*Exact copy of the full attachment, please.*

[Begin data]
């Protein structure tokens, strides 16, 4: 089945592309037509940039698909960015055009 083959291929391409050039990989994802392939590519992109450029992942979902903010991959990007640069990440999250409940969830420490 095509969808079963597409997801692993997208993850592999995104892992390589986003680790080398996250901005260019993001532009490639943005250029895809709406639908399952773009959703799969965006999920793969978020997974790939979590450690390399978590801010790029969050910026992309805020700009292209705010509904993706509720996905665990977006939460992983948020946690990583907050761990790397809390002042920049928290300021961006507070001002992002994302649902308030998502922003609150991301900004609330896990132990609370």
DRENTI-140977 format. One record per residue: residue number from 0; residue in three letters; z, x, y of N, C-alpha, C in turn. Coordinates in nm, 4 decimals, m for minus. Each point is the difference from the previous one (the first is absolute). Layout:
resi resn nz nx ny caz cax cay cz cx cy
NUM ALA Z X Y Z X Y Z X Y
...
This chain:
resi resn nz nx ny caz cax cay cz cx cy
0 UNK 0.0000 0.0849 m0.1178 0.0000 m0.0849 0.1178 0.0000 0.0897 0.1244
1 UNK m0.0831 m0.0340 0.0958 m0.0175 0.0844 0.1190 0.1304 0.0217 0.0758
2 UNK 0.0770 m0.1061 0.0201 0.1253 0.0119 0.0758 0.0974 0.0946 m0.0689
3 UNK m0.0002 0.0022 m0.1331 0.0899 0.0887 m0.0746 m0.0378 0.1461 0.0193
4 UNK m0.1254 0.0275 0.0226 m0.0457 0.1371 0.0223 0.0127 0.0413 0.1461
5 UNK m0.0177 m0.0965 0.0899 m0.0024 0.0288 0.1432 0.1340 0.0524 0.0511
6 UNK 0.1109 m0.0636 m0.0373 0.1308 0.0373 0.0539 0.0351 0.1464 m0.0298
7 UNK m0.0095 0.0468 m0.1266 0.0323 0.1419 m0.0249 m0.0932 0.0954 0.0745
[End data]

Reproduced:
């Protein structure tokens, strides 16, 4: 089945592309037509940039698909960015055009 083959291929391409050039990989994802392939590519992109450029992942979902903010991959990007640069990440999250409940969830420490 095509969808079963597409997801692993997208993850592999995104892992390589986003680790080398996250901005260019993001532009490639943005250029895809709406639908399952773009959703799969965006999920793969978020997974790939979590450690390399978590801010790029969050910026992309805020700009292209705010509904993706509720996905665990977006939460992983948020946690990583907050761990790397809390002042920049928290300021961006507070001002992002994302649902308030998502922003609150991301900004609330896990132990609370």
DRENTI-140977 format. One record per residue: residue number from 0; residue in three letters; z, x, y of N, C-alpha, C in turn. Coordinates in nm, 4 decimals, m for minus. Each point is the difference from the previous one (the first is absolute). Layout:
resi resn nz nx ny caz cax cay cz cx cy
NUM ALA Z X Y Z X Y Z X Y
...
This chain:
resi resn nz nx ny caz cax cay cz cx cy
0 UNK 0.0000 0.0849 m0.1178 0.0000 m0.0849 0.1178 0.0000 0.0897 0.1244
1 UNK m0.0831 m0.0340 0.0958 m0.0175 0.0844 0.1190 0.1304 0.0217 0.0758
2 UNK 0.0770 m0.1061 0.0201 0.1253 0.0119 0.0758 0.0974 0.0946 m0.0689
3 UNK m0.0002 0.0022 m0.1331 0.0899 0.0887 m0.0746 m0.0378 0.1461 0.0193
4 UNK m0.1254 0.0275 0.0226 m0.0457 0.1371 0.0223 0.0127 0.0413 0.1461
5 UNK m0.0177 m0.0965 0.0899 m0.0024 0.0288 0.1432 0.1340 0.0524 0.0511
6 UNK 0.1109 m0.0636 m0.0373 0.1308 0.0373 0.0539 0.0351 0.1464 m0.0298
7 UNK m0.0095 0.0468 m0.1266 0.0323 0.1419 m0.0249 m0.0932 0.0954 0.0745